There may be times when a potential buyer might be tempted (or asked) to waive the home inspection. This is sometimes done to make the buyer’s offer more attractive to the seller. But skipping the inspection could be a mistake. The home could have significant defects that go undiscovered, and you’d be responsible for all repairs once the sale is final and you legally own the home.
Making the sale of the home contingent on the results of the home inspection can help protect you from costly repairs. Knowing about potential problems before you settle gives you an opportunity to make an informed decision about whether you want to renegotiate your offer with the seller or withdraw it altogether.
What is a home inspection checklist?
A home inspection checklist outlines the major areas of the home to be inspected, including the interior and exterior of the structure, major systems and miscellaneous items. Here are the key areas of the home that should be inspected and general expectations of those areas.
- The exterior walls have no major cracks and are in good condition.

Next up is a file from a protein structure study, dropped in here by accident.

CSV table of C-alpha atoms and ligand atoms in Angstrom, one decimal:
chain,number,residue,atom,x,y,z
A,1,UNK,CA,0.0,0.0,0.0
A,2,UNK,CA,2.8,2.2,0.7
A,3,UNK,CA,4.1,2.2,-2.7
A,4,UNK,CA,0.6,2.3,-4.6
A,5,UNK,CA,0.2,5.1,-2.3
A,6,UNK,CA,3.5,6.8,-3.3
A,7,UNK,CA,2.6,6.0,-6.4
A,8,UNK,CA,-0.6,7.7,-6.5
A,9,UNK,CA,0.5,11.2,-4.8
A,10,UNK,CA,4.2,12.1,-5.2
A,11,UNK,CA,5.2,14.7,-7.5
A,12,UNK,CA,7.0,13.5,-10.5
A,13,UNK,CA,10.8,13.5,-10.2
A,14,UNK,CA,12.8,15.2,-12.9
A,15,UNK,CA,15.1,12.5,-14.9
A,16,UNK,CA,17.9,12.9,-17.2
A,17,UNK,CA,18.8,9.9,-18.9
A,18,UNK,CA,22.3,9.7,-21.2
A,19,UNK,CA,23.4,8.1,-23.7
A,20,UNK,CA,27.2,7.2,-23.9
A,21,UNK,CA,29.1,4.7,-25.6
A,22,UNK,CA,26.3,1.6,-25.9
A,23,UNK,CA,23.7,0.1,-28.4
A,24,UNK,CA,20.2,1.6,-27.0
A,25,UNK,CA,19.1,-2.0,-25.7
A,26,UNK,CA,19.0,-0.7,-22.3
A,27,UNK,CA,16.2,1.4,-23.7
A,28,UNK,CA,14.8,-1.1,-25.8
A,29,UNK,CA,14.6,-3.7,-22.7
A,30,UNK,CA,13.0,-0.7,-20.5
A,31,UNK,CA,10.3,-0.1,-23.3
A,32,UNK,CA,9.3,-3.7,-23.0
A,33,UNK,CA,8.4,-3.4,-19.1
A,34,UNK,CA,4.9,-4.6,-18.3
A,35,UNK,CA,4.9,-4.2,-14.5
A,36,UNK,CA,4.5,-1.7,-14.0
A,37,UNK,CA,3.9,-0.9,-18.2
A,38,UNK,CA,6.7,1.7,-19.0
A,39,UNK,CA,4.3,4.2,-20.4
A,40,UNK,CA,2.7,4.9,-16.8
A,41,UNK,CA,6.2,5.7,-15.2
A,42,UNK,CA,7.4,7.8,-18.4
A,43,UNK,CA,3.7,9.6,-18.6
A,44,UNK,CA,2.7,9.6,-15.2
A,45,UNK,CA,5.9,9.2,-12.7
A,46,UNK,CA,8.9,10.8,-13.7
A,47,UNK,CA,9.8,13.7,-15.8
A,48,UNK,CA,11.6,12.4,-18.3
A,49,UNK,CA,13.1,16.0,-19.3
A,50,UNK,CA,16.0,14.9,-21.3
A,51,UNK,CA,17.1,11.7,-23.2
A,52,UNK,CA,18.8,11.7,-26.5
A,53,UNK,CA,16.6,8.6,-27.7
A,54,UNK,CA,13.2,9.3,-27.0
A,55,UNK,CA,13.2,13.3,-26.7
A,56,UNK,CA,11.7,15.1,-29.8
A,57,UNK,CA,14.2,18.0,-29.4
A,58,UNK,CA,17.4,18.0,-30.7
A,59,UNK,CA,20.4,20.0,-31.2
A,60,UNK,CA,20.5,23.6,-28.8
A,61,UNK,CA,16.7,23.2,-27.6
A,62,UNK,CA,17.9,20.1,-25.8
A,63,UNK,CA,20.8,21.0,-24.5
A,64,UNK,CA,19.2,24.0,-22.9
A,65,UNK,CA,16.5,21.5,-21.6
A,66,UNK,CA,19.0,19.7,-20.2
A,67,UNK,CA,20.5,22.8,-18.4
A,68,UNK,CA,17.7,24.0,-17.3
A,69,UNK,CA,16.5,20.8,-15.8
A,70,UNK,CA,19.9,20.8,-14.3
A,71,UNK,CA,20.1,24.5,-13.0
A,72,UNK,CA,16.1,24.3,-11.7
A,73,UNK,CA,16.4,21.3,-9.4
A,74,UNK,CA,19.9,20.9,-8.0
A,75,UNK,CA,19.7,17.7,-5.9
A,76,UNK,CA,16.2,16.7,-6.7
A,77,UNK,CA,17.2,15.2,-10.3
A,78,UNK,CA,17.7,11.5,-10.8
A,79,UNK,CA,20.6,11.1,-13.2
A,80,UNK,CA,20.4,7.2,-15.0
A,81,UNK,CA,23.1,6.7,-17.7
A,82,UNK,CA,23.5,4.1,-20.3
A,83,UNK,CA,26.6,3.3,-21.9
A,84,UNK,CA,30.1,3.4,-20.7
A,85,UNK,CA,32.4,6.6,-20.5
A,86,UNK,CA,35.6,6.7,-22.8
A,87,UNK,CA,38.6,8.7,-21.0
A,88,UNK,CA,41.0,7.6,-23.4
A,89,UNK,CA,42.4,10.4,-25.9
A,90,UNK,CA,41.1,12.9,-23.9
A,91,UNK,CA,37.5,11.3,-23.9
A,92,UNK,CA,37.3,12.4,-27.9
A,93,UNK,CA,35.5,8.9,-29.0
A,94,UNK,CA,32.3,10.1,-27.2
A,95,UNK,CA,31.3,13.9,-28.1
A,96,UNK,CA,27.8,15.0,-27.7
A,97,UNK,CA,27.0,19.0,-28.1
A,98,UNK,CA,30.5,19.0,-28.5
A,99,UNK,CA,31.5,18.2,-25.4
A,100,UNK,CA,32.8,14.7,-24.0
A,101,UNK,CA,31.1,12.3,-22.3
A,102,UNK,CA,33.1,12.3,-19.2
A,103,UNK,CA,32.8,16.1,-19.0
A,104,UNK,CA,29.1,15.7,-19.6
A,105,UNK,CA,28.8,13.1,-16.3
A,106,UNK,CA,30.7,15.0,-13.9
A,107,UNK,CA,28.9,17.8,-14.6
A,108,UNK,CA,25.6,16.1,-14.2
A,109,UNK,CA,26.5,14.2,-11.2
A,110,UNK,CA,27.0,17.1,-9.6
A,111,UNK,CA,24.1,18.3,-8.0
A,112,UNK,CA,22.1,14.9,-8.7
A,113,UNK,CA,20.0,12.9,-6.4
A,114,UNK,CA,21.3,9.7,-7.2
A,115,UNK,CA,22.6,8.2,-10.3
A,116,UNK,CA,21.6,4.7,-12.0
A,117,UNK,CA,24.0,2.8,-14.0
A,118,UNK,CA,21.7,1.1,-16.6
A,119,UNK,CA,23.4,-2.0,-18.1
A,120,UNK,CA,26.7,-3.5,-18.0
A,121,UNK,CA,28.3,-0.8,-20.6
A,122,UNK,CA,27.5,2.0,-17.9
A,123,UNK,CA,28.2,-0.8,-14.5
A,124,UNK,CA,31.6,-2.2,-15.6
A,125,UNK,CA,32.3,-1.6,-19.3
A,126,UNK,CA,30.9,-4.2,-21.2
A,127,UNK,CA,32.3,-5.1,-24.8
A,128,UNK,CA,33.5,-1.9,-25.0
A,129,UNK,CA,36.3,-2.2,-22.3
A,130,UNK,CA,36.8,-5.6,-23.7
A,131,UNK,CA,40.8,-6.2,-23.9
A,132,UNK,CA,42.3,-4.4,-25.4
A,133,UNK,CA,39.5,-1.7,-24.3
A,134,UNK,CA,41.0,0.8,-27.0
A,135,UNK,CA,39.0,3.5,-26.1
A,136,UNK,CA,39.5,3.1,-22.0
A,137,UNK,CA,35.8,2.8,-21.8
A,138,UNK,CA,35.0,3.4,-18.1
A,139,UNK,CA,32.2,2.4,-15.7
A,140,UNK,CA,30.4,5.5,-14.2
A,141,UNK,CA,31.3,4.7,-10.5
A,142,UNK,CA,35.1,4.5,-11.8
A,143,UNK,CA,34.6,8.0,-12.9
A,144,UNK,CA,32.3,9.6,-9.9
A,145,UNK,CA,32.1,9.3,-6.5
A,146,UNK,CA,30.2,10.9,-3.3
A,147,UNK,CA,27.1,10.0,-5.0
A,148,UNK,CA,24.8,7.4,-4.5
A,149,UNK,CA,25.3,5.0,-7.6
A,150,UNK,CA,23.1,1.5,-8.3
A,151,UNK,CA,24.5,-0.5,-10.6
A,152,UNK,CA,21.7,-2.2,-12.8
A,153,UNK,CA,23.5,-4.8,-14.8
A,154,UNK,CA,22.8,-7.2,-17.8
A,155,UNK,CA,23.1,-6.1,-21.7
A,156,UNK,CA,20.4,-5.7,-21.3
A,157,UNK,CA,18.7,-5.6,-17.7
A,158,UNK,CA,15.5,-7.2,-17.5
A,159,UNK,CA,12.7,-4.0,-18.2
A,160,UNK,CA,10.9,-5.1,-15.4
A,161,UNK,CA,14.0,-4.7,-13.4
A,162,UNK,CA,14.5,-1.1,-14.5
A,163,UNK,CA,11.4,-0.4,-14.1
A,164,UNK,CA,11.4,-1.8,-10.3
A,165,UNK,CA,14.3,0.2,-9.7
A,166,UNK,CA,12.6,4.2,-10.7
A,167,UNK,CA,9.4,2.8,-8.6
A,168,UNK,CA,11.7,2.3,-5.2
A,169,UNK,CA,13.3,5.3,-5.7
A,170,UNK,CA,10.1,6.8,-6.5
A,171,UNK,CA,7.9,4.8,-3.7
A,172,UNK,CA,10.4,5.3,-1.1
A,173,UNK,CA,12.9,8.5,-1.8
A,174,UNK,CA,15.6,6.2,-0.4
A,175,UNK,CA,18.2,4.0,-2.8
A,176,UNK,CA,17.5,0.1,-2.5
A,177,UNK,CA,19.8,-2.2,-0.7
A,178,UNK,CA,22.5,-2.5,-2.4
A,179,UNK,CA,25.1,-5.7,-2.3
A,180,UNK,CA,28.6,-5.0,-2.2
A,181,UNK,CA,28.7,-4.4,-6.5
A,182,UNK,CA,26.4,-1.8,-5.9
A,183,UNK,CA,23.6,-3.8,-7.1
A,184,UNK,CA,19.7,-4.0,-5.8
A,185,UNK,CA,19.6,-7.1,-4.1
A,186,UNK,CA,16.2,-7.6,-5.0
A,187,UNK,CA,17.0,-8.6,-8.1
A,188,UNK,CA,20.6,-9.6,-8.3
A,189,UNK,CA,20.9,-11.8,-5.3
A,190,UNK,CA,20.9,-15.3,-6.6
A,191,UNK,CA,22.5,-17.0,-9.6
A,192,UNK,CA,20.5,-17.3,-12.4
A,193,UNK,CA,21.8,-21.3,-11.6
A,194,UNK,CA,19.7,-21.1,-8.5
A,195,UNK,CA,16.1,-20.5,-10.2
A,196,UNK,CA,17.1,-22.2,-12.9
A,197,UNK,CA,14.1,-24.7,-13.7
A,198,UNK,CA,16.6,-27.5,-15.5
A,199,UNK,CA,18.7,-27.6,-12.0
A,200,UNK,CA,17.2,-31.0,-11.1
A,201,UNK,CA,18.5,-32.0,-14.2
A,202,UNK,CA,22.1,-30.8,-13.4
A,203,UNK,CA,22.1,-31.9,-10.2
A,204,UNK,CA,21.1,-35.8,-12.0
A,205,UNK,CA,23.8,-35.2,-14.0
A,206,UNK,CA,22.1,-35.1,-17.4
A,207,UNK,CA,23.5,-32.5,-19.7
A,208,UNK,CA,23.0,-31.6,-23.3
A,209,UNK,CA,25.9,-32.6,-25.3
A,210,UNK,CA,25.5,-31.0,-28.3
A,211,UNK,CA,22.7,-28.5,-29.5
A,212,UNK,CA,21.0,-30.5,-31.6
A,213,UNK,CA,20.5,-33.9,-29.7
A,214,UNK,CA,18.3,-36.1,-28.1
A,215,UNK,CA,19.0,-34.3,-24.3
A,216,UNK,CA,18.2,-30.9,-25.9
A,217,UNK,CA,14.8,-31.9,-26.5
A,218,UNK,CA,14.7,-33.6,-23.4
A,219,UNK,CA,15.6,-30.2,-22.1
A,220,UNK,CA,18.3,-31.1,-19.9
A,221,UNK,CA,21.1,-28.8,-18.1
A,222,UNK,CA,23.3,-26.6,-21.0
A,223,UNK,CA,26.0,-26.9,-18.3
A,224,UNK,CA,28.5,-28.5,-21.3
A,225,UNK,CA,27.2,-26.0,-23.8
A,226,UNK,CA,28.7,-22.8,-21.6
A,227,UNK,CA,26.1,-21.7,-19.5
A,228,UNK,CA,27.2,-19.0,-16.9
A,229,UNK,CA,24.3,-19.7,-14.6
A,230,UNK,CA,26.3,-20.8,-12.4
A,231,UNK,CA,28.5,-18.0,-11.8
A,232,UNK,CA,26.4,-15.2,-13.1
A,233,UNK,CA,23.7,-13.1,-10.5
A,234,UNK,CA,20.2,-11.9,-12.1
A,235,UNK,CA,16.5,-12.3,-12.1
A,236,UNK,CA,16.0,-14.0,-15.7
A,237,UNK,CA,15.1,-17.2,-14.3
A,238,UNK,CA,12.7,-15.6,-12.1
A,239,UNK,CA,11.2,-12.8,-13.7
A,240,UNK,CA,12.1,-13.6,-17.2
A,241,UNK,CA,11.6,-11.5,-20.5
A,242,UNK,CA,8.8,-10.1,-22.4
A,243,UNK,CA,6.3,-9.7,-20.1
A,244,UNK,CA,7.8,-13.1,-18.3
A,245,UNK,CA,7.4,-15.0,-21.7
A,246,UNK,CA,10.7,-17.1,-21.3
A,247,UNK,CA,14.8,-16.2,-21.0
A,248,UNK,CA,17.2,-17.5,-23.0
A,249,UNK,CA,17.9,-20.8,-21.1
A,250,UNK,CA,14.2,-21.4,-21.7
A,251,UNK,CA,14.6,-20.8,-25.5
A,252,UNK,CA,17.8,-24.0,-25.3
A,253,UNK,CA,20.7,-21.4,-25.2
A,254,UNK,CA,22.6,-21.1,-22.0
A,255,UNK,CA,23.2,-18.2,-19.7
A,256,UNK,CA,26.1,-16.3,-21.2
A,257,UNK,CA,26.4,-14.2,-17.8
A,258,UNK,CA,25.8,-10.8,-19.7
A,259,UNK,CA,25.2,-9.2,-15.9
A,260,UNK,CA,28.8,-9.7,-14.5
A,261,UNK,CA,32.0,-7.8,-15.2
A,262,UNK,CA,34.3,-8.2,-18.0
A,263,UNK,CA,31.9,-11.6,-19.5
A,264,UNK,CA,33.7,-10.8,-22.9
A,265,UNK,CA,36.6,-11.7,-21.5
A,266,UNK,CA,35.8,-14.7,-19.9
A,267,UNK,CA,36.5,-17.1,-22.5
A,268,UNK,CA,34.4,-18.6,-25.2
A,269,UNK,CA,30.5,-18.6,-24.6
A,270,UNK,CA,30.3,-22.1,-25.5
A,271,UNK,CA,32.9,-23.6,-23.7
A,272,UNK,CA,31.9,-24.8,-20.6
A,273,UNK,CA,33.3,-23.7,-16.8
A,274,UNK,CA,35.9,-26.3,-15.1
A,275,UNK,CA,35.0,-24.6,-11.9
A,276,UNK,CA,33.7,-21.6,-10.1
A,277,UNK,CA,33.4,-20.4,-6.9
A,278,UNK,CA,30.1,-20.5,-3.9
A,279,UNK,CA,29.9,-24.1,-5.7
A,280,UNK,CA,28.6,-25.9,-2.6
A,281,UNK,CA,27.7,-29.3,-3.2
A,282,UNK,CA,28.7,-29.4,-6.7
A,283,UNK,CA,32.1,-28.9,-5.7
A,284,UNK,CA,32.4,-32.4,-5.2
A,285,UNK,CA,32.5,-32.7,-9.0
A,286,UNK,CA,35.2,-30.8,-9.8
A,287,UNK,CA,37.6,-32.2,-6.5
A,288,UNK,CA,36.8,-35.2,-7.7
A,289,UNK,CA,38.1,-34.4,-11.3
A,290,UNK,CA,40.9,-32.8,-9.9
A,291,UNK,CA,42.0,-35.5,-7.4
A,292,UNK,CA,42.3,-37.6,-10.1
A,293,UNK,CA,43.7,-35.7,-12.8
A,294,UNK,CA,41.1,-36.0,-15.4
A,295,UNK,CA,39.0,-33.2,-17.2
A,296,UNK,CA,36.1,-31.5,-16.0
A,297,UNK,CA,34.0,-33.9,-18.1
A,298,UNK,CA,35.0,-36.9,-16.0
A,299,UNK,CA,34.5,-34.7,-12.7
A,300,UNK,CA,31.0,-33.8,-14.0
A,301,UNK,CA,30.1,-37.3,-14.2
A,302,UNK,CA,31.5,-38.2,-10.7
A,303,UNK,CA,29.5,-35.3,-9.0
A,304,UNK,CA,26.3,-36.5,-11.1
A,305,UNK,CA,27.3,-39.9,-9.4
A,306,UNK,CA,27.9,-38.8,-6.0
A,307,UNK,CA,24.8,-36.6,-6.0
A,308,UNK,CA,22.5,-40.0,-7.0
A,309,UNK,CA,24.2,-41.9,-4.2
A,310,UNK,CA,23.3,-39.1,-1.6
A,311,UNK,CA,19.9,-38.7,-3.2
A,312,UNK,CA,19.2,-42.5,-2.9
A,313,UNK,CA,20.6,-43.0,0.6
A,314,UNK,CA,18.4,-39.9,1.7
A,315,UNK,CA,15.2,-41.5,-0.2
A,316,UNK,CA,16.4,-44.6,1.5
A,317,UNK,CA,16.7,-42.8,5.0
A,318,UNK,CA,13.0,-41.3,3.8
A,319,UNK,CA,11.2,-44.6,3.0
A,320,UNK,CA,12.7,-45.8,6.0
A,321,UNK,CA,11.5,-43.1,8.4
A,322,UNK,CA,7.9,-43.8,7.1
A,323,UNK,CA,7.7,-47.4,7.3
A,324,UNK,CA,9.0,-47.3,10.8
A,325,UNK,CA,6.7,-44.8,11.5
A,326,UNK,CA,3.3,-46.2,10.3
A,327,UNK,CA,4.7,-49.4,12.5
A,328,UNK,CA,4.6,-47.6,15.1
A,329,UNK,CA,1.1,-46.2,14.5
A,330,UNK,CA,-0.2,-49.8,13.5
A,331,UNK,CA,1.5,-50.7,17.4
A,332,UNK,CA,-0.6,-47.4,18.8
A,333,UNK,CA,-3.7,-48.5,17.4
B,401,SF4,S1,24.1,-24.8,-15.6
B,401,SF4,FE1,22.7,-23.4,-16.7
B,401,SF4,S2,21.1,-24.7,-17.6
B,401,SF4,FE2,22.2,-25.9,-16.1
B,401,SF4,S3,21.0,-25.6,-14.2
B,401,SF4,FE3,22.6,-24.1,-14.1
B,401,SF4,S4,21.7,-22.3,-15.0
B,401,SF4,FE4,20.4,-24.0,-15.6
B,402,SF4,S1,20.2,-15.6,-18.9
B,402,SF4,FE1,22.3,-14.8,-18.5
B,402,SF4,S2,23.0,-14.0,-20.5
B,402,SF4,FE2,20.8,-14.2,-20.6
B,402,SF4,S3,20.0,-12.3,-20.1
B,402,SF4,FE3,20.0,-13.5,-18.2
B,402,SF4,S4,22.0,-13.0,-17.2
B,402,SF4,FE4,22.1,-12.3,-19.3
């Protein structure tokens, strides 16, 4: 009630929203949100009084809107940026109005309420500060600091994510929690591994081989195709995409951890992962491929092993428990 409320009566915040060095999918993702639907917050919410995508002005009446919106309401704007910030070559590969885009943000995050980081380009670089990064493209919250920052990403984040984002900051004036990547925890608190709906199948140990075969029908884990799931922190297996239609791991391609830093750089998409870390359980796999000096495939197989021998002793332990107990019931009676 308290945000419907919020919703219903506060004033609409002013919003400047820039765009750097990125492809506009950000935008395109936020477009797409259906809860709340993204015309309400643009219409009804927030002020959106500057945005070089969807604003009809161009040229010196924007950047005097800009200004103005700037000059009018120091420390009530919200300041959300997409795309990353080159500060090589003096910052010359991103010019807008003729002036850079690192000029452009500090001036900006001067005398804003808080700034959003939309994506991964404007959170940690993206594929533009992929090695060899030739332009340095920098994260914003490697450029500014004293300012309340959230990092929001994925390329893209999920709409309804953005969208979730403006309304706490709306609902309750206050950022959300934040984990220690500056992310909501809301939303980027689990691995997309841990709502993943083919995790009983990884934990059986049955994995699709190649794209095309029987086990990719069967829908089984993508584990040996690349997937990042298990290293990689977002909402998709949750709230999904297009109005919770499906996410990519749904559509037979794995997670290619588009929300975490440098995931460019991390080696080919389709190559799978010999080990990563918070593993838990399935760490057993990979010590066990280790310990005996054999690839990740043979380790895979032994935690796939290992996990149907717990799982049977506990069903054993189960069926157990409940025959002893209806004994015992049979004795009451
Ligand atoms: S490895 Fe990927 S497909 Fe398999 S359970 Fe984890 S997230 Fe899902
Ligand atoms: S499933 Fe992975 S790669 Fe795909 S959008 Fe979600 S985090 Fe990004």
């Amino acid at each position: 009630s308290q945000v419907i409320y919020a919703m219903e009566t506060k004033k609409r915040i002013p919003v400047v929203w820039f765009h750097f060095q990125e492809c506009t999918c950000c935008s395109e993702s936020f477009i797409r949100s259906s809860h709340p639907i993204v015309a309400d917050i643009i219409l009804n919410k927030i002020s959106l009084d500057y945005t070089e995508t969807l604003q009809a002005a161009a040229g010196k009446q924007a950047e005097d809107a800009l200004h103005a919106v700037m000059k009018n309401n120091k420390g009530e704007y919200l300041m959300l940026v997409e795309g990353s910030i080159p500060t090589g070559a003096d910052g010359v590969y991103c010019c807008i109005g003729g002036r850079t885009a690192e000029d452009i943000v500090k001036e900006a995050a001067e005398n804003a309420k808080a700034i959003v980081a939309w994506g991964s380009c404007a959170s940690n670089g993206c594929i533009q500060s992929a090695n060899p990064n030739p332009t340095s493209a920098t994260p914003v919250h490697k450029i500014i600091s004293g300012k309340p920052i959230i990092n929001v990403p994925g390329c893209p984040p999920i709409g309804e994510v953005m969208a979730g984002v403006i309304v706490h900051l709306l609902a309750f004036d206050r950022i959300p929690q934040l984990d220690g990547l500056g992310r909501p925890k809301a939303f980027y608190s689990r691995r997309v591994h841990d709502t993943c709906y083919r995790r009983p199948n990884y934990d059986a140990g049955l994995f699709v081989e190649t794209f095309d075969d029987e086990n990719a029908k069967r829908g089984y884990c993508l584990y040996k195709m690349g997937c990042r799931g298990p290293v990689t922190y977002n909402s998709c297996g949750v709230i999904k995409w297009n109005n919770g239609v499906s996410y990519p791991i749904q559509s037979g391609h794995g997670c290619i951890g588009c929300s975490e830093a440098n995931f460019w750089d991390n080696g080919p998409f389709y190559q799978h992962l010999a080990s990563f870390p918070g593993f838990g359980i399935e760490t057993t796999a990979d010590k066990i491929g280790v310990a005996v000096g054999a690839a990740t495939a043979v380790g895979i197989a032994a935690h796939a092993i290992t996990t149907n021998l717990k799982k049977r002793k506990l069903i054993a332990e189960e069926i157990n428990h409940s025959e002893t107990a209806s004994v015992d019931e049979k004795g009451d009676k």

- The flashing, trim and exterior doors have no significant damage.
- Walkways and driveways have no major cracks or other safety hazards.
- The windows, stairs, porches, patio, deck, balcony, carport and railings are in good condition.
- Exterior vegetation, surface drainage, retaining walls and grading must be examined for signs of standing water and improper drainage.
The roof, gutters, vents, downspouts, flashing, skylights, chimney and other roof features should be inspected for evidence of leaks and/or damage.
Basement, foundation, crawlspace, structure
- There are no water stains or signs of water damage.
- There are no significant cracks in the foundation or other structural components that represent a safety concern.
- Door frames are square, and floors are level.
- The sump pump is in good working order.
The heating and cooling system is operating properly, providing adequate airflow throughout the house.